The rain one day will end.
The broken skies will mend.
Hope then in he who maketh all things new.
For though your heart may rend,
His presence doth transcend
All storms of life, and he will see you through.
“I don’t have peace” may be four of the most frustrating, painful, and beautiful words you can say in the context of discerning God’s will for your life.
Let us behold as much of you as we
May bear with eyes still tethered to this age,
And purify our vision till we see
You in the printed ink upon the page.
Let us see past the threats and throes of life,
Past ev’ry disappointment, ev’ry loss.
Let us see sov’reignty midst earthly strife
And find our comfort in the crimson cross.
And let us lay before you our dismay,
Discouragement, and disillusionment.
And let us ponder worthily and pray
And work out our salvation and repent.
Let trembling be our lot through joys and tears,
For true fear swallows up all lesser fears.
What draws people to fear? Continue reading
Behold the beast king, the once man who was
Once full of reason, robed in royal hues,
Wretched and ragged now, soaked by the dews
Of seven seasons. Behold him who does
Not remember the ways of his fathers,
Driven to dwell with the beasts at the word
Of him who rules over human and bird,
Over kingdoms and rulers and bothers.
Behold the beast king, his reason restored,
More human now than e’er he was. He sees
That he is but a steward of decrees,
Humbly admitting he cannot afford
With all his wealth the cost of arrogance.
The king learned his own need for reverence.
People love ghost stories. People hate ghost stories. But no matter the response, ghost stories have crept into our lives and our cultures, and they don’t appear to be leaving. Continue reading
You might know the story.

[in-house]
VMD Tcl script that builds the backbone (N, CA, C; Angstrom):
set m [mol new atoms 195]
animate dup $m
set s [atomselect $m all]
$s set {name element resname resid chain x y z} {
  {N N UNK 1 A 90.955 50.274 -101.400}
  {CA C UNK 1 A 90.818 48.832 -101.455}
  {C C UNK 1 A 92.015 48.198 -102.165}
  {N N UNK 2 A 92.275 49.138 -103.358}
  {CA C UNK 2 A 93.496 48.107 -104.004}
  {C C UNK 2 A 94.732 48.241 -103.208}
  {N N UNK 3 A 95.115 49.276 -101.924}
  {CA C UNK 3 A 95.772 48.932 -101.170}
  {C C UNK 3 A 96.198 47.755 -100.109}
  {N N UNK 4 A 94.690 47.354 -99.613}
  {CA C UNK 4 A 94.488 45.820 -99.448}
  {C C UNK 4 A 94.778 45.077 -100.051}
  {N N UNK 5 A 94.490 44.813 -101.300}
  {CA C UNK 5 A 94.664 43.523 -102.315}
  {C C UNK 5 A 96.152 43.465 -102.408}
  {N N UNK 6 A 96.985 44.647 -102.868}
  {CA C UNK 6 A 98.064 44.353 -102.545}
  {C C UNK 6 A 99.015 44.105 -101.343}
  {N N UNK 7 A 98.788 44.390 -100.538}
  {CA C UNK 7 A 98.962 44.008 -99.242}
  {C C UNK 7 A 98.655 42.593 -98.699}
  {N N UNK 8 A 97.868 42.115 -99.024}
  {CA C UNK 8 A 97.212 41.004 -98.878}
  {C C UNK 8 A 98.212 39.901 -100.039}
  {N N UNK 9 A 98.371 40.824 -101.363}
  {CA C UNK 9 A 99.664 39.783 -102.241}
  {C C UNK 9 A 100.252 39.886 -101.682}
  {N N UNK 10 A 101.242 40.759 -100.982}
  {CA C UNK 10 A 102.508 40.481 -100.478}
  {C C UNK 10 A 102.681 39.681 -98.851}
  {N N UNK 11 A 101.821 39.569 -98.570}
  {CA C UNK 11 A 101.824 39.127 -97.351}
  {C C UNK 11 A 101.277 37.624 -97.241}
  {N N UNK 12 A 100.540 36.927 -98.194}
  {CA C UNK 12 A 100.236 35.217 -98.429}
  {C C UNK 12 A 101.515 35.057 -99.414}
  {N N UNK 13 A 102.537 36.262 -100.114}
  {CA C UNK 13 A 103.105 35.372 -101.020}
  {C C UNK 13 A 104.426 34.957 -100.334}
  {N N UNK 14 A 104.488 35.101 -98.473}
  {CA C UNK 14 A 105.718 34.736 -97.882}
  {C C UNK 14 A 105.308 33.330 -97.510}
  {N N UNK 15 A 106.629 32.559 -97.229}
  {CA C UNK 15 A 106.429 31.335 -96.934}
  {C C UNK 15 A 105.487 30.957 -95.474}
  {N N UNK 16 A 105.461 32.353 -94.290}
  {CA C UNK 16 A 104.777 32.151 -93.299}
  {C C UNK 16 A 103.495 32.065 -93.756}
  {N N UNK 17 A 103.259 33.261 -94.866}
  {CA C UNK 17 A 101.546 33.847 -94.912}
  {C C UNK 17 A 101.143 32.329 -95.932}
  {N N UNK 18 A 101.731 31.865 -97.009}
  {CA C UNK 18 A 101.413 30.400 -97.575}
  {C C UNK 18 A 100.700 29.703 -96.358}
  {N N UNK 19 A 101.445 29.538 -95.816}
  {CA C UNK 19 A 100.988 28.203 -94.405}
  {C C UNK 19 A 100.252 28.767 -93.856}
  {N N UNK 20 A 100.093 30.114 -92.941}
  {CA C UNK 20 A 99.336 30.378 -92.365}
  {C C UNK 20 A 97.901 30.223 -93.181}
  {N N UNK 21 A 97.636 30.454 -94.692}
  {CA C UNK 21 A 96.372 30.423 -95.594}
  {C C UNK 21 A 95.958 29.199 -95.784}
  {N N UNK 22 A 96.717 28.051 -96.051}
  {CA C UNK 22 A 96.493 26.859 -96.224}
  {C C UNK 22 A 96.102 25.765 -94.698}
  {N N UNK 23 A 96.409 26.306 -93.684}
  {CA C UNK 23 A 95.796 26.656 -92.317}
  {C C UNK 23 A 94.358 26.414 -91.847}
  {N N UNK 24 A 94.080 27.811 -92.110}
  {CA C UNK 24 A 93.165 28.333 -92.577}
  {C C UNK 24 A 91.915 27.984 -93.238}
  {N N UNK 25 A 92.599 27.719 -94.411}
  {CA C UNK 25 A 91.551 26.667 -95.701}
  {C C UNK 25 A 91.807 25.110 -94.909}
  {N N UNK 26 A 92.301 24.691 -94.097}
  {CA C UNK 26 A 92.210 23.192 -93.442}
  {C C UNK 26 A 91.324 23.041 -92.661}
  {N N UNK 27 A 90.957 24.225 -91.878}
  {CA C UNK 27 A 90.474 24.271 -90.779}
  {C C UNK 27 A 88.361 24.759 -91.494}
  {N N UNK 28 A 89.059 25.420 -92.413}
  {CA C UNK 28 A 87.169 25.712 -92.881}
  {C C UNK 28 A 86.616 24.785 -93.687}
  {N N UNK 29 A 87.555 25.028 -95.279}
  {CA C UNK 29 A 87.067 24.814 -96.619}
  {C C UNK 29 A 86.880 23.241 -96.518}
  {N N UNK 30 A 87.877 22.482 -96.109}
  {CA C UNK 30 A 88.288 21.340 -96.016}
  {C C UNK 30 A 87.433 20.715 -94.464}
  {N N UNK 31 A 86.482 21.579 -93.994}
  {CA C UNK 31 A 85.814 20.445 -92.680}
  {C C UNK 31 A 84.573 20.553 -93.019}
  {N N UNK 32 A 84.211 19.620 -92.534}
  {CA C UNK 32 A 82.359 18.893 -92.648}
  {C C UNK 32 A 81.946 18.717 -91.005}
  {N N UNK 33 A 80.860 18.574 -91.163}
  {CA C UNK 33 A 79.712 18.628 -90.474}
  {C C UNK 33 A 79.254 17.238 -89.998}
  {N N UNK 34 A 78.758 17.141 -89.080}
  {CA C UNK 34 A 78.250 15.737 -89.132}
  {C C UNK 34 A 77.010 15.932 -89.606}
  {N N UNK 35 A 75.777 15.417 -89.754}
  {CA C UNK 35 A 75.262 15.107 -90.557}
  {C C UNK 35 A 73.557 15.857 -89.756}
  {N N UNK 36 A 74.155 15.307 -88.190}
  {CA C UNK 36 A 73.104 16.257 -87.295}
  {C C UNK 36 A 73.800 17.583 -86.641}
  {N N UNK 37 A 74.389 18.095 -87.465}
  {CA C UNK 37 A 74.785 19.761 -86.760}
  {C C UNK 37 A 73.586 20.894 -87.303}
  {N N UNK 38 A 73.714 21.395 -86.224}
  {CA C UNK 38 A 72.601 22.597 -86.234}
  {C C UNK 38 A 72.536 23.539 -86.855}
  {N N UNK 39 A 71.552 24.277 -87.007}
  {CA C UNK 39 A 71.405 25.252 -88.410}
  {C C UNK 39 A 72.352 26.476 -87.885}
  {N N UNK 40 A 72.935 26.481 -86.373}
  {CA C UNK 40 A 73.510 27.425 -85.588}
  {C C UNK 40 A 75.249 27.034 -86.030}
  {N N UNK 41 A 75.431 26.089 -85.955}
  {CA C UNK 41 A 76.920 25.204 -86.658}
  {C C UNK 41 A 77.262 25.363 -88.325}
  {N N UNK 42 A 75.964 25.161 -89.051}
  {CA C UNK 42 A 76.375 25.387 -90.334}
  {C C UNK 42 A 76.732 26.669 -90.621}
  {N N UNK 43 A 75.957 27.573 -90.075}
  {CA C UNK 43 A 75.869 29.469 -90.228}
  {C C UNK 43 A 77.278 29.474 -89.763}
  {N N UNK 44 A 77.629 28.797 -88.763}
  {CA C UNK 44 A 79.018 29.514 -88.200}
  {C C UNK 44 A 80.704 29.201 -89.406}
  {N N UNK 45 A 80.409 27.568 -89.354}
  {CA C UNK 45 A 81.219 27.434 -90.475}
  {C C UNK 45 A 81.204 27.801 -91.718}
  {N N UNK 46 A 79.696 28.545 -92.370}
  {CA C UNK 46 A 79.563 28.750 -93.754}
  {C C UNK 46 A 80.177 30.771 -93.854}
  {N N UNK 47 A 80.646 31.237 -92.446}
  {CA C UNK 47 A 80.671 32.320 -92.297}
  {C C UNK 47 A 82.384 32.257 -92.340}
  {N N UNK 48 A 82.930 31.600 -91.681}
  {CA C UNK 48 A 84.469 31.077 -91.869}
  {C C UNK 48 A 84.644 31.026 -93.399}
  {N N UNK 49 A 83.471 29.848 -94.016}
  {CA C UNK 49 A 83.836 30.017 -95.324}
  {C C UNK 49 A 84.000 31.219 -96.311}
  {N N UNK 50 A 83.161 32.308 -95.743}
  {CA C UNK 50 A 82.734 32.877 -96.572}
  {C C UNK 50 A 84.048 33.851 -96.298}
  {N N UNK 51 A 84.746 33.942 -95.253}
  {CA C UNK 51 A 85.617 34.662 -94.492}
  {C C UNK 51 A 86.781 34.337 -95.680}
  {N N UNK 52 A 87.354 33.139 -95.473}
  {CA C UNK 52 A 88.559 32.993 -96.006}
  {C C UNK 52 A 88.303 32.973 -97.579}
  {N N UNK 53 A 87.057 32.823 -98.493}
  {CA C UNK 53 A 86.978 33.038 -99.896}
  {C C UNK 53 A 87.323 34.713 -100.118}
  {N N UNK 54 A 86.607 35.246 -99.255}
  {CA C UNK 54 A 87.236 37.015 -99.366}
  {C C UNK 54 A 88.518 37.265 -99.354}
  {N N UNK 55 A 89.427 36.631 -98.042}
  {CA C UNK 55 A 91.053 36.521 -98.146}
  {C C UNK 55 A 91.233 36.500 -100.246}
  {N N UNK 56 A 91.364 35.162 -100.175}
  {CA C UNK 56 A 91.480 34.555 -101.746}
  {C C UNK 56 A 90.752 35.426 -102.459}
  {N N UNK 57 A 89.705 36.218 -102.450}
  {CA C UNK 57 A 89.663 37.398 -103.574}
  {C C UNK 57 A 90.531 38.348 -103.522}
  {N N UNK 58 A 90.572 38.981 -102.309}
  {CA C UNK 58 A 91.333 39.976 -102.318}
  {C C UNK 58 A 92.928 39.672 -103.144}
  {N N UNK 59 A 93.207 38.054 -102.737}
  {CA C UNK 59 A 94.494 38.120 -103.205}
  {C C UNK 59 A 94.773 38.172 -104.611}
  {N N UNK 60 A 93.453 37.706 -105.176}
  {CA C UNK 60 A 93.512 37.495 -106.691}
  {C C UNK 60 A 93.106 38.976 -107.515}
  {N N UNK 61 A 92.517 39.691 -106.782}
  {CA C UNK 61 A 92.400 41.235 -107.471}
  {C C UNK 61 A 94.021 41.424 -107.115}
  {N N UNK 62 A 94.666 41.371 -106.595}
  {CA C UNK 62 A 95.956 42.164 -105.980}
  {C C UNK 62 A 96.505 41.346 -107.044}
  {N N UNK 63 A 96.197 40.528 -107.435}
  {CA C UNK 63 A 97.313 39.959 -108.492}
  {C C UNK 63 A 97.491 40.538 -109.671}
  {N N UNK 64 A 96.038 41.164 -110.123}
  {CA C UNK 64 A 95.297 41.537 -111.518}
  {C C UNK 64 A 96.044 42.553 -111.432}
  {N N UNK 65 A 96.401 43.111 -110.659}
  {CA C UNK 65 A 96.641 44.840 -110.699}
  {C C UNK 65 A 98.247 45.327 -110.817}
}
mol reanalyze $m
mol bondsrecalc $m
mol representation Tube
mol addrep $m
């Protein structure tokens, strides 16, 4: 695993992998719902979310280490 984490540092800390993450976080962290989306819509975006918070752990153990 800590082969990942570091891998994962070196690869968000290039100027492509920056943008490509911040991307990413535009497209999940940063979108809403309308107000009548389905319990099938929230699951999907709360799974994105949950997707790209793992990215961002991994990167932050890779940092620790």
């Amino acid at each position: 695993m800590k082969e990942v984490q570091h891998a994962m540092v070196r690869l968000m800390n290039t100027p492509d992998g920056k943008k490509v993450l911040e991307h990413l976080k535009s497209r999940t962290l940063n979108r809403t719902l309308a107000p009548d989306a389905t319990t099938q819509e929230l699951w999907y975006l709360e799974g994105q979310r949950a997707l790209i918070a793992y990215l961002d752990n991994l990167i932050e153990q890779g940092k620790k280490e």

James left us with some frightening thoughts.
In water did this story start,
In water did it end;
And water now reminds my heart
Of all the ways I sinned.
My brother-enemy arrived,
A gift born from the Nile.
Where others perished, he survived,
Vital’ty from the vile.
He learned our ways but kept his kin
Within his heart and will.
Seeing “injustice” ‘mongst his men,
He chose to act, to kill.
In fear he fled (I knew not where).
I thought him lost for good.
Then he returned with greying hair
And with a staff of wood.
“Freedom to worship” was his cry,
Presumpt’ous his request.
“Increase the work” was my reply,
And put his god to test.
Then came the signs, small at the first,
Then day by day they grew.
From blood to dark to death, the worst
Came to my home. I knew
My gods had each been overruled,
Their promises proved wrong.
I knew in them we had been fooled
When mourning was our song.
So I relented and released
The captives to the wild.
The land had rest. The plagues then ceased.
My reign had been defiled.
And so I brooded, plotted, chose
To turn around my loss,
And with a burning vengeance, rose
To catch before their cross.
And there I found them, easy prey,
Defenseless ‘gainst my might,
And I beheld his god that day
Work wonders in my sight.
Now all is lost. Now I depart.
My wisdom I rescind.
In water did his story start.
In water did mine end.
Thanks to Dustin Hadley for the suggestion for today’s poem.